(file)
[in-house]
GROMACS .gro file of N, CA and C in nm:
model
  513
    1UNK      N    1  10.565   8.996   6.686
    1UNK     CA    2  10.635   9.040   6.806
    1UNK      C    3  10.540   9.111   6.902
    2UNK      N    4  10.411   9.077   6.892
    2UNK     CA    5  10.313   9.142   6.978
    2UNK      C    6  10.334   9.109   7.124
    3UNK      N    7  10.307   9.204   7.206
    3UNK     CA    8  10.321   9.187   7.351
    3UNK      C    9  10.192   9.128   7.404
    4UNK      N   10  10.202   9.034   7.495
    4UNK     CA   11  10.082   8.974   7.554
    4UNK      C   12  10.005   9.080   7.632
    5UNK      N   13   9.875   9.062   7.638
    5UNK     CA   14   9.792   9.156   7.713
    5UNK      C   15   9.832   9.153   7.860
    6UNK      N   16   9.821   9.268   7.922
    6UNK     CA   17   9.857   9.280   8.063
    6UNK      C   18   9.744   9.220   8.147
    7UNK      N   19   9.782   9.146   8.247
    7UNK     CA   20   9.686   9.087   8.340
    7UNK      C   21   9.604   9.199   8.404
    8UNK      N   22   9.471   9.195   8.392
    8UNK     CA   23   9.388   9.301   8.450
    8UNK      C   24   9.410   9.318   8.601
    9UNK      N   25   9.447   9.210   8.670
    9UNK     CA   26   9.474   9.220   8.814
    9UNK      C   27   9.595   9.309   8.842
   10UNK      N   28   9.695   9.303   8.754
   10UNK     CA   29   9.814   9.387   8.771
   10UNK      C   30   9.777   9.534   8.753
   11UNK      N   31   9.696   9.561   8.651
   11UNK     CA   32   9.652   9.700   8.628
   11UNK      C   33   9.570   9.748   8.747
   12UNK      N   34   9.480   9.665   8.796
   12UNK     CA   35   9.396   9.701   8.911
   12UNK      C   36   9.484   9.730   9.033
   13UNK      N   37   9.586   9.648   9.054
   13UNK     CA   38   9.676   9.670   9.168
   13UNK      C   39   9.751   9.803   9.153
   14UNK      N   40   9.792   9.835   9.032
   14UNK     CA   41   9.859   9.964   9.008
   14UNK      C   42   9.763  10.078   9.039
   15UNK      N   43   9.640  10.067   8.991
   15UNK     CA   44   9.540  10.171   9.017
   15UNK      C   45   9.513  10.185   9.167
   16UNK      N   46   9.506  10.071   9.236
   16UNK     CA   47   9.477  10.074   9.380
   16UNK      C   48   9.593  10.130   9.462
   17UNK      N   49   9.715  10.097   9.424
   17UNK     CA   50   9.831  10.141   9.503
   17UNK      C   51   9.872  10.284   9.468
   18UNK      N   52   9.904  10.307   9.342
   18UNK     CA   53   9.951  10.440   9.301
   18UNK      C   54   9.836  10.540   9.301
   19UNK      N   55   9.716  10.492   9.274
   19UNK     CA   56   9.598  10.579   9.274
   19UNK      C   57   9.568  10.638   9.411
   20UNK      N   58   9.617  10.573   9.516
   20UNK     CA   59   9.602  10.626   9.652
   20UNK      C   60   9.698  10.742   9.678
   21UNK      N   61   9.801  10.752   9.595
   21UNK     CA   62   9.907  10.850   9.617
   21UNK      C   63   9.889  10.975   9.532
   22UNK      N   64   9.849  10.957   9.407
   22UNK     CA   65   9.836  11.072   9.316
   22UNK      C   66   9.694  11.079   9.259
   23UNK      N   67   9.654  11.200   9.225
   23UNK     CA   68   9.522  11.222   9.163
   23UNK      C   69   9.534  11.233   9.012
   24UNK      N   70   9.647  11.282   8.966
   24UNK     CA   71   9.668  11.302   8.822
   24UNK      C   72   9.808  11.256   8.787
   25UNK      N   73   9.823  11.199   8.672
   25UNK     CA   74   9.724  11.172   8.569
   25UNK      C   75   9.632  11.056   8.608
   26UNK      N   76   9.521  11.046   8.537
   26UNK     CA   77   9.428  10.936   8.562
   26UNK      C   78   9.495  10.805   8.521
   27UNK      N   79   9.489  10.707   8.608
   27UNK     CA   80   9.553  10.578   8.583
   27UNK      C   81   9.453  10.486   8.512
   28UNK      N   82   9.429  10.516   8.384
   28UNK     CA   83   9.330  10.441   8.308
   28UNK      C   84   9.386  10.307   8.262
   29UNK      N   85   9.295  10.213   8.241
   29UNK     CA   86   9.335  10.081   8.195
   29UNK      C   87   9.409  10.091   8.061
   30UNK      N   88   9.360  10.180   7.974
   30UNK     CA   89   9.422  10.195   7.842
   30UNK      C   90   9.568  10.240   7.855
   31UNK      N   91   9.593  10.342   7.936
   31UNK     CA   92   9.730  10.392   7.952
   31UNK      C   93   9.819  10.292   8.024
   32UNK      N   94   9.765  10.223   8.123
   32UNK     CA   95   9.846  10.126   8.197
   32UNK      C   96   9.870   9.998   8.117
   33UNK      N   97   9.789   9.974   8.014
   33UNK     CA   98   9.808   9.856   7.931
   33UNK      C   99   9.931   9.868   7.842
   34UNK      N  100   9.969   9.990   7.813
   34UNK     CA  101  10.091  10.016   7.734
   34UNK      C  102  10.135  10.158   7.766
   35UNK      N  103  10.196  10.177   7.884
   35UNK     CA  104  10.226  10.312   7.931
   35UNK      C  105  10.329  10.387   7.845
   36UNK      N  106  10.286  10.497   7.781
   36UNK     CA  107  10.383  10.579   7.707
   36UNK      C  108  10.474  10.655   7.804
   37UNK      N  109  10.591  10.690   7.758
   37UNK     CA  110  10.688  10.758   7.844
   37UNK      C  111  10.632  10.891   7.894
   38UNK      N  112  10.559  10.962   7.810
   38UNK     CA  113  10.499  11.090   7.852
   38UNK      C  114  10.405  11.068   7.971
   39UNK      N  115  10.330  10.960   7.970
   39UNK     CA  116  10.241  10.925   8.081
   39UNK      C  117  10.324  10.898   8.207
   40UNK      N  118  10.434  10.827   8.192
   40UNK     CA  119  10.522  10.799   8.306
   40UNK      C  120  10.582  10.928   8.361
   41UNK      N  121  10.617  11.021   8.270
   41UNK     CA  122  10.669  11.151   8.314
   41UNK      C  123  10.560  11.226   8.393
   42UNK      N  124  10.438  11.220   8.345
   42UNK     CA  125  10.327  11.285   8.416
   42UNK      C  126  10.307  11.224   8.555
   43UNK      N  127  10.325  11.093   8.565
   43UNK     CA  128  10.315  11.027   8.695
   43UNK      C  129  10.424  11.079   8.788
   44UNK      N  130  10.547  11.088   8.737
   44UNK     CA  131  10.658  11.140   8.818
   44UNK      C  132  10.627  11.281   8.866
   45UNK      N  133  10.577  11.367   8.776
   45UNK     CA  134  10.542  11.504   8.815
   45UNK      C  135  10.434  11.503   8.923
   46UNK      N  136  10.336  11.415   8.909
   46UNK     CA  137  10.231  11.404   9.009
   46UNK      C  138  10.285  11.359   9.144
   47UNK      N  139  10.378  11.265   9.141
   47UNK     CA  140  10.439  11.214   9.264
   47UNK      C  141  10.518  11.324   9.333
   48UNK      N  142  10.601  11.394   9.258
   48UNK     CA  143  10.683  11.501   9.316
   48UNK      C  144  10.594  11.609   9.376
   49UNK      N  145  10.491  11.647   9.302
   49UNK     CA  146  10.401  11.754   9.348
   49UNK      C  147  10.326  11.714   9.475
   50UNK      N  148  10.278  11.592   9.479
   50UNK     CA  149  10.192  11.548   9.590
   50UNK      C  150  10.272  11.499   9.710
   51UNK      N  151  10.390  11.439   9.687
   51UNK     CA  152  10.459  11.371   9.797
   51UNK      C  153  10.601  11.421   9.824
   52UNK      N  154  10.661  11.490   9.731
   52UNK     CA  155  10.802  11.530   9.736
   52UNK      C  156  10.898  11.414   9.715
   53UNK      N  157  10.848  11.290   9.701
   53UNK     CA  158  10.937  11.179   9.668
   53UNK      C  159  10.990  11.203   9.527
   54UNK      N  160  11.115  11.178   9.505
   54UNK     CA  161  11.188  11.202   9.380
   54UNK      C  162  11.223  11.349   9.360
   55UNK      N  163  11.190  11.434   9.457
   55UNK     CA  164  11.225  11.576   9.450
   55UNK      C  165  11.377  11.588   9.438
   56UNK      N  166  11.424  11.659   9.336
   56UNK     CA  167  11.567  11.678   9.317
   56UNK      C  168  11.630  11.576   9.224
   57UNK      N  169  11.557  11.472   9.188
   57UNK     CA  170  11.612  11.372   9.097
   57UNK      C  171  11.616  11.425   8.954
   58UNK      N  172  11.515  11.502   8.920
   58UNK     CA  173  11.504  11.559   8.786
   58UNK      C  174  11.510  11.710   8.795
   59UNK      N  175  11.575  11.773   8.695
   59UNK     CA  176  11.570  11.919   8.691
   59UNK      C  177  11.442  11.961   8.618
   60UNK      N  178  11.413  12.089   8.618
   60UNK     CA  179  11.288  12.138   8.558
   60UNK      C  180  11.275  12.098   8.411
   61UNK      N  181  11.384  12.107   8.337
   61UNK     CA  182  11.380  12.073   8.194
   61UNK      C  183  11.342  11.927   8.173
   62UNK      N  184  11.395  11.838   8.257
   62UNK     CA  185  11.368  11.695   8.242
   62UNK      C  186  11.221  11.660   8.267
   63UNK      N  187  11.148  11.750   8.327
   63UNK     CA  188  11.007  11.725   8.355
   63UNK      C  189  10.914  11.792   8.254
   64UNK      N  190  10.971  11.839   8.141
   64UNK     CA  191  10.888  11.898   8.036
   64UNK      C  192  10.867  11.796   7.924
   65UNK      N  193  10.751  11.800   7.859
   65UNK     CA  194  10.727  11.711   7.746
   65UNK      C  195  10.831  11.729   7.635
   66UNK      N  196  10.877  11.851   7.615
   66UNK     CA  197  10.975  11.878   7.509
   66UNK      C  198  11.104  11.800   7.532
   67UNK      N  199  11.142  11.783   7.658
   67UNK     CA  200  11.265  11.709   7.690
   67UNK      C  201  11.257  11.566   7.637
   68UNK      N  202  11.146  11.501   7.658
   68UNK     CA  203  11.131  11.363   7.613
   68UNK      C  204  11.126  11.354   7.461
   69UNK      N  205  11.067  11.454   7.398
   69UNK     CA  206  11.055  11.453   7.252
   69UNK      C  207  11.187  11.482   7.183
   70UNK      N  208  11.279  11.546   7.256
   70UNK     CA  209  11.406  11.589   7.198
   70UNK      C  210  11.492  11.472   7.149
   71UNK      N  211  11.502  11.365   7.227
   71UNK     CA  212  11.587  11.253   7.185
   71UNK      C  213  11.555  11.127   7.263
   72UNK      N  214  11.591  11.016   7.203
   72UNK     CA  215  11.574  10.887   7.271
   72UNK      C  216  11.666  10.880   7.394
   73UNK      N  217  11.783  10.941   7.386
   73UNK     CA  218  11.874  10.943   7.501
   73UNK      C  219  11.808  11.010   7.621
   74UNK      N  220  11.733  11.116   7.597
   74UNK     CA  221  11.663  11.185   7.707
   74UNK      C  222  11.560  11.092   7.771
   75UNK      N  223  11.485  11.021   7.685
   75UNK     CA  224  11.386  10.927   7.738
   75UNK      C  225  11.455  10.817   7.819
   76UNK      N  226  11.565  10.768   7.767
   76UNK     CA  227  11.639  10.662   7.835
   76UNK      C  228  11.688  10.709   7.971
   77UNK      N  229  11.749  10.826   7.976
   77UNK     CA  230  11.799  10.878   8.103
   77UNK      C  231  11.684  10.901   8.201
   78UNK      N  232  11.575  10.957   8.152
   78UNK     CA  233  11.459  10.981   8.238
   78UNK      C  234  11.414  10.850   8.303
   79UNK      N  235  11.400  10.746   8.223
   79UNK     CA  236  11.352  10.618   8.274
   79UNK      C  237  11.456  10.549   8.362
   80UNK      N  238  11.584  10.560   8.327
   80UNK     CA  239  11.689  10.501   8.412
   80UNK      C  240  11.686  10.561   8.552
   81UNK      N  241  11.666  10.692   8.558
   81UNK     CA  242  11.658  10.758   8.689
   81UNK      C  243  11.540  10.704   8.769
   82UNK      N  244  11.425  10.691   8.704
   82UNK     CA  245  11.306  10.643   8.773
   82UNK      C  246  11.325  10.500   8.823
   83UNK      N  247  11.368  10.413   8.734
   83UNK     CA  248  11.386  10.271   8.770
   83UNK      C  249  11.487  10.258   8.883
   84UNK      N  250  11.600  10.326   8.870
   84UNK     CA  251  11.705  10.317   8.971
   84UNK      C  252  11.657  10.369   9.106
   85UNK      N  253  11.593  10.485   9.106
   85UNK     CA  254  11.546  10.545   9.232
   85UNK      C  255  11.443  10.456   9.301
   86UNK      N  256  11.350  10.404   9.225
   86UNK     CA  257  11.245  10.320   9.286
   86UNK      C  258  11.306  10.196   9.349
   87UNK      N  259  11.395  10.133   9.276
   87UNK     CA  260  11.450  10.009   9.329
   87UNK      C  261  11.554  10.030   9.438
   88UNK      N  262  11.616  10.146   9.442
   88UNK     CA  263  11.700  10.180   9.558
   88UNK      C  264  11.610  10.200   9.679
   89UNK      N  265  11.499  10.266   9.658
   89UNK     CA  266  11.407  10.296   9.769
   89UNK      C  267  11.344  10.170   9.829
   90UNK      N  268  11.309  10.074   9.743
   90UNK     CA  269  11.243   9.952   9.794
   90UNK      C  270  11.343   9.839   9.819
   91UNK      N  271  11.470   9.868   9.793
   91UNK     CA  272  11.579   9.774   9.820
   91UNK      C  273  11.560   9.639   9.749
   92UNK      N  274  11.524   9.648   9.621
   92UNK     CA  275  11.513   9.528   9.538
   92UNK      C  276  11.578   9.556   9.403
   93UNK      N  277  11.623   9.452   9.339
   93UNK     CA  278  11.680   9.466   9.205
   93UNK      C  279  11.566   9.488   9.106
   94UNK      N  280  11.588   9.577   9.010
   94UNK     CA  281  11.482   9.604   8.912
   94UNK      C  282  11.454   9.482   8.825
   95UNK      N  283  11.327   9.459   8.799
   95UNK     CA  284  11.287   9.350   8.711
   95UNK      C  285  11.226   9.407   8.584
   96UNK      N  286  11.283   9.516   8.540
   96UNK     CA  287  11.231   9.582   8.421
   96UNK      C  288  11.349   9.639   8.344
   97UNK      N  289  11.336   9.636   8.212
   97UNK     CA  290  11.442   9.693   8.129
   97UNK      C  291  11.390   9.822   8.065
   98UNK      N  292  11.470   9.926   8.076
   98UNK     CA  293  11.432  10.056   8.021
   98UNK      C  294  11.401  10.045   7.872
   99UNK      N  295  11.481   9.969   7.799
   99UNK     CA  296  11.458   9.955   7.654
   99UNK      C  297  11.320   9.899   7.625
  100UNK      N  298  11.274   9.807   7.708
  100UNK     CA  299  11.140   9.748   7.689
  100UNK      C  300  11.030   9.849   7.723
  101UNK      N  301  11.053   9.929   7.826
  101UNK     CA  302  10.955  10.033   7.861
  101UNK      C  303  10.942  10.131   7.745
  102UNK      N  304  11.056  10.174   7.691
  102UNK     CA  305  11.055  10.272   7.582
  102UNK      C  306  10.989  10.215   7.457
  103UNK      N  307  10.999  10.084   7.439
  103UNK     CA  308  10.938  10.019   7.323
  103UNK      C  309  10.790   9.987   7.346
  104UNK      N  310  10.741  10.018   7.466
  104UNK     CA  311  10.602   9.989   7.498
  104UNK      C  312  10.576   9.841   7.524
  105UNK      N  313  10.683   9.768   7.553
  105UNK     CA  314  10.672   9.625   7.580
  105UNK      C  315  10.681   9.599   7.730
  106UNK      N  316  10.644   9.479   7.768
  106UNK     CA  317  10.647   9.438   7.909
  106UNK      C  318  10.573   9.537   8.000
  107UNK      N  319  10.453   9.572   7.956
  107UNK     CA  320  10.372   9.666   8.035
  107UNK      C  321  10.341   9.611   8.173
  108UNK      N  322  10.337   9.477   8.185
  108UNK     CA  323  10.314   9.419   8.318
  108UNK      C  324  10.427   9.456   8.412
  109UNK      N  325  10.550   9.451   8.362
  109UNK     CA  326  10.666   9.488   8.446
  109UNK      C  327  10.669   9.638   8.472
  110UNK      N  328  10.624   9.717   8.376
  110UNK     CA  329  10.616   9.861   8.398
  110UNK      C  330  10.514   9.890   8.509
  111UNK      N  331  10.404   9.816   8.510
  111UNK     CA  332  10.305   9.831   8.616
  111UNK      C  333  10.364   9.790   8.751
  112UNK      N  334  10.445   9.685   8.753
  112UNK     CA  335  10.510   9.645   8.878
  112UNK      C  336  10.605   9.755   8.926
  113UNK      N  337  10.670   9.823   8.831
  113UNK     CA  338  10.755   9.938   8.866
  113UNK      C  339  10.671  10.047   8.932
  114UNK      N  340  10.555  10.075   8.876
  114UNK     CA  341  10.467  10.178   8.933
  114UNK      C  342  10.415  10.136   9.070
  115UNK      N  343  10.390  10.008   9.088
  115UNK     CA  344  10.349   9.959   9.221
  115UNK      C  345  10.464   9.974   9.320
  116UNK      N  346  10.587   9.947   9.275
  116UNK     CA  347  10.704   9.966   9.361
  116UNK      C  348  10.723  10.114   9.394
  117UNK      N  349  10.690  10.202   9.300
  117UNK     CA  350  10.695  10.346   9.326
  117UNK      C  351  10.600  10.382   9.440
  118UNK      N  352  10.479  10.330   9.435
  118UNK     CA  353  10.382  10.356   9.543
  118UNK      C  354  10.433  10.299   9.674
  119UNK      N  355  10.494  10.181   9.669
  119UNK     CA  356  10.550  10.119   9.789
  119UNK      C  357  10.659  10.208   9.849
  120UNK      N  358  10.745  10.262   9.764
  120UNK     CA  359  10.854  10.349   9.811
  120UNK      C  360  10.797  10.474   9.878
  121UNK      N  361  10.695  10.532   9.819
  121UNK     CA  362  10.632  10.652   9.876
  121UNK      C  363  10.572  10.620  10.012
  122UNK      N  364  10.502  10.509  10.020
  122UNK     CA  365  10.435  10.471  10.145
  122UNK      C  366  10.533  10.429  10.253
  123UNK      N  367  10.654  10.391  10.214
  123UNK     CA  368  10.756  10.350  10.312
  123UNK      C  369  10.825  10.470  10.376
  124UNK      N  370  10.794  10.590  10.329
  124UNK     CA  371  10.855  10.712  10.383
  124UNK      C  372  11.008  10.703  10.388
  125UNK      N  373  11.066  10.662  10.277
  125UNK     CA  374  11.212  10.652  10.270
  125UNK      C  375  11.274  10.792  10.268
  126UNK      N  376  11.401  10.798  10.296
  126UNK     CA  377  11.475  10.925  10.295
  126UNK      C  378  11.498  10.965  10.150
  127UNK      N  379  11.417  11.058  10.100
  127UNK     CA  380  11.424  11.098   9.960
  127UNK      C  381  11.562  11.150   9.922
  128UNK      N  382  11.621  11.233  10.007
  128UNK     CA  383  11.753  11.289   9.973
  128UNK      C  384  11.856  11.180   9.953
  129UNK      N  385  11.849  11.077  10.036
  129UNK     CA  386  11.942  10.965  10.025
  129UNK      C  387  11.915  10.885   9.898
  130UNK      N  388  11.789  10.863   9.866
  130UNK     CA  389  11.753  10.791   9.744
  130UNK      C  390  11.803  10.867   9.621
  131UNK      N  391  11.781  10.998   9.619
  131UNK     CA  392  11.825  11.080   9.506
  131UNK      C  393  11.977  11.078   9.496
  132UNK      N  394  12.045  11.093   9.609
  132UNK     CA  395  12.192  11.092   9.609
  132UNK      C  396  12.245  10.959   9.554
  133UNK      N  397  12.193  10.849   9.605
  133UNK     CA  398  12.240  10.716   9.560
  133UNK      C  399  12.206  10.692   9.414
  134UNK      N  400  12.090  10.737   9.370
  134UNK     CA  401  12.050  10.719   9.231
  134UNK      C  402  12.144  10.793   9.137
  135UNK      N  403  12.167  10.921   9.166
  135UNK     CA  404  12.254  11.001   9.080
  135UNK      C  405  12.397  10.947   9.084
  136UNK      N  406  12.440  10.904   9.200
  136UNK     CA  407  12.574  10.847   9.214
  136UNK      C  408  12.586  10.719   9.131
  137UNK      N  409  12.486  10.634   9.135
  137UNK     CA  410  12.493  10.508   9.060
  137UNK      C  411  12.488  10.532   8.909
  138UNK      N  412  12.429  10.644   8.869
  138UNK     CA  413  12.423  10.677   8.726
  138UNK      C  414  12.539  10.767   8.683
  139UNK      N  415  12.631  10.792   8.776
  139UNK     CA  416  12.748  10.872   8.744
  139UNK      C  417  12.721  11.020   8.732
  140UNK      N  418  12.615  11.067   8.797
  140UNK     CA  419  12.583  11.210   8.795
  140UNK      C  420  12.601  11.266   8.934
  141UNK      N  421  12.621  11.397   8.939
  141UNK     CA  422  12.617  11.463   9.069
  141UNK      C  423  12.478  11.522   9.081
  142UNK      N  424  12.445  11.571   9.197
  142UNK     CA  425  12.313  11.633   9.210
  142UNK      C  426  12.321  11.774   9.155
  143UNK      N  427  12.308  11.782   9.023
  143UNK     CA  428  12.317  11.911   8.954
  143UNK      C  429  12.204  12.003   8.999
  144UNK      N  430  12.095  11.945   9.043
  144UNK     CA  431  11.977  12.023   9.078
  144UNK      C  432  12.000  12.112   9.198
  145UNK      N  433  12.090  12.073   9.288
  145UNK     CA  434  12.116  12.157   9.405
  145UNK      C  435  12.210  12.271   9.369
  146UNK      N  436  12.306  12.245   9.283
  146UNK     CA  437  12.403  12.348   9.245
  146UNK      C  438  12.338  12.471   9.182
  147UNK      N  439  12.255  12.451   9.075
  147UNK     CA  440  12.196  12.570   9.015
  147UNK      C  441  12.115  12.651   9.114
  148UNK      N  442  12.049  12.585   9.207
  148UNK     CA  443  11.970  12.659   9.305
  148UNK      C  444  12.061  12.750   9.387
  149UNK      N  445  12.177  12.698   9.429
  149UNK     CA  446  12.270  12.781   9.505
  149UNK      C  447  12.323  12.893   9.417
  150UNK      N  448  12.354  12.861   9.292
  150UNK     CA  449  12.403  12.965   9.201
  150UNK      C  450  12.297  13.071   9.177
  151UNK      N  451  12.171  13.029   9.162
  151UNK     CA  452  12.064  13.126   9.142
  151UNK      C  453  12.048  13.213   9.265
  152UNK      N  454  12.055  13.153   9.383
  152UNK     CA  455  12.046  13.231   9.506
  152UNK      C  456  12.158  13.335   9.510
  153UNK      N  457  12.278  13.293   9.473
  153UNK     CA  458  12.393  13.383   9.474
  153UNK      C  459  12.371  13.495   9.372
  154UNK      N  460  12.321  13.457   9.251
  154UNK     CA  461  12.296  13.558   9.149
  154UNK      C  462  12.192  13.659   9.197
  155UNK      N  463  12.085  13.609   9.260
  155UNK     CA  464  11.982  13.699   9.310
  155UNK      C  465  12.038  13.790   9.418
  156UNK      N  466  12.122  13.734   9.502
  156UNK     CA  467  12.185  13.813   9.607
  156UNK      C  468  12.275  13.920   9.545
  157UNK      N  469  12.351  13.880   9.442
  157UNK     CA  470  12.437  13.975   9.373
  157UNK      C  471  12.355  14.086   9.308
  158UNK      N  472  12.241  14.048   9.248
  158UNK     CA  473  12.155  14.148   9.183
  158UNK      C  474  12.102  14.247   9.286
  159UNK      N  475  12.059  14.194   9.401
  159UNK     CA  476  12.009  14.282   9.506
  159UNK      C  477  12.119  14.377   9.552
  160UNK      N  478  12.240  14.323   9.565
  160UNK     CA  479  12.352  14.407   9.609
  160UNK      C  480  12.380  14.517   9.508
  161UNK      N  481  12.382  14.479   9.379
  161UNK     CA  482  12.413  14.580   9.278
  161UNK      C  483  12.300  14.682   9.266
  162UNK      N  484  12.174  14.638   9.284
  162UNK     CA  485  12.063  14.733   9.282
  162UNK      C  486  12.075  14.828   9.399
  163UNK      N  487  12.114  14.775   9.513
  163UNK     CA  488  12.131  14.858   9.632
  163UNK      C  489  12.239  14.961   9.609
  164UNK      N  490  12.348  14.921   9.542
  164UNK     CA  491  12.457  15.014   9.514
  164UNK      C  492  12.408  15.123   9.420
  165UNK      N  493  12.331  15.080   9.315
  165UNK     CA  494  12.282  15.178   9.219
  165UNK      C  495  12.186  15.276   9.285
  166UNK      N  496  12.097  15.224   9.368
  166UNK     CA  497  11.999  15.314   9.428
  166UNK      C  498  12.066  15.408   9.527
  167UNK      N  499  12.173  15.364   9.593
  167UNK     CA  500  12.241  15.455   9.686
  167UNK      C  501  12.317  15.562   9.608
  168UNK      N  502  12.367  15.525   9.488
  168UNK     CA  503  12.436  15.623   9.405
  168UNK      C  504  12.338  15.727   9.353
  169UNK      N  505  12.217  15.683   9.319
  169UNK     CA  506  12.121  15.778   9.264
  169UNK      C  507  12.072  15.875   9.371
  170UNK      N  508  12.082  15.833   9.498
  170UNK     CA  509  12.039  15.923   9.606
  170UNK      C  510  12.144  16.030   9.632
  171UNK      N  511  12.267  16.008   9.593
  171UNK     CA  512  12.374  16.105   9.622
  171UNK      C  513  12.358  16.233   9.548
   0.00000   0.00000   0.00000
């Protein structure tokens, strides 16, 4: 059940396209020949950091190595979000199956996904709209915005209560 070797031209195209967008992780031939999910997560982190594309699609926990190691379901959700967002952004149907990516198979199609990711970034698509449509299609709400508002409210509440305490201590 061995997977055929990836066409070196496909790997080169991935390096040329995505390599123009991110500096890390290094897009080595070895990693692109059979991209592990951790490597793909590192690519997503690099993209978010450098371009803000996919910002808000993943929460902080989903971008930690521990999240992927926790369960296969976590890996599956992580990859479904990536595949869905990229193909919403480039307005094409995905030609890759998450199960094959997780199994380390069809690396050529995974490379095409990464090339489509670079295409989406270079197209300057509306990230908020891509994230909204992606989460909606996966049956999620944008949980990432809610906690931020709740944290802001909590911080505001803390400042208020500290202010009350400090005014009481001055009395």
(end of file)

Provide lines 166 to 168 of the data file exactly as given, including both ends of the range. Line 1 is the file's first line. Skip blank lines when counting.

   54UNK      C  162  11.223  11.349   9.360
   55UNK      N  163  11.190  11.434   9.457
   55UNK     CA  164  11.225  11.576   9.450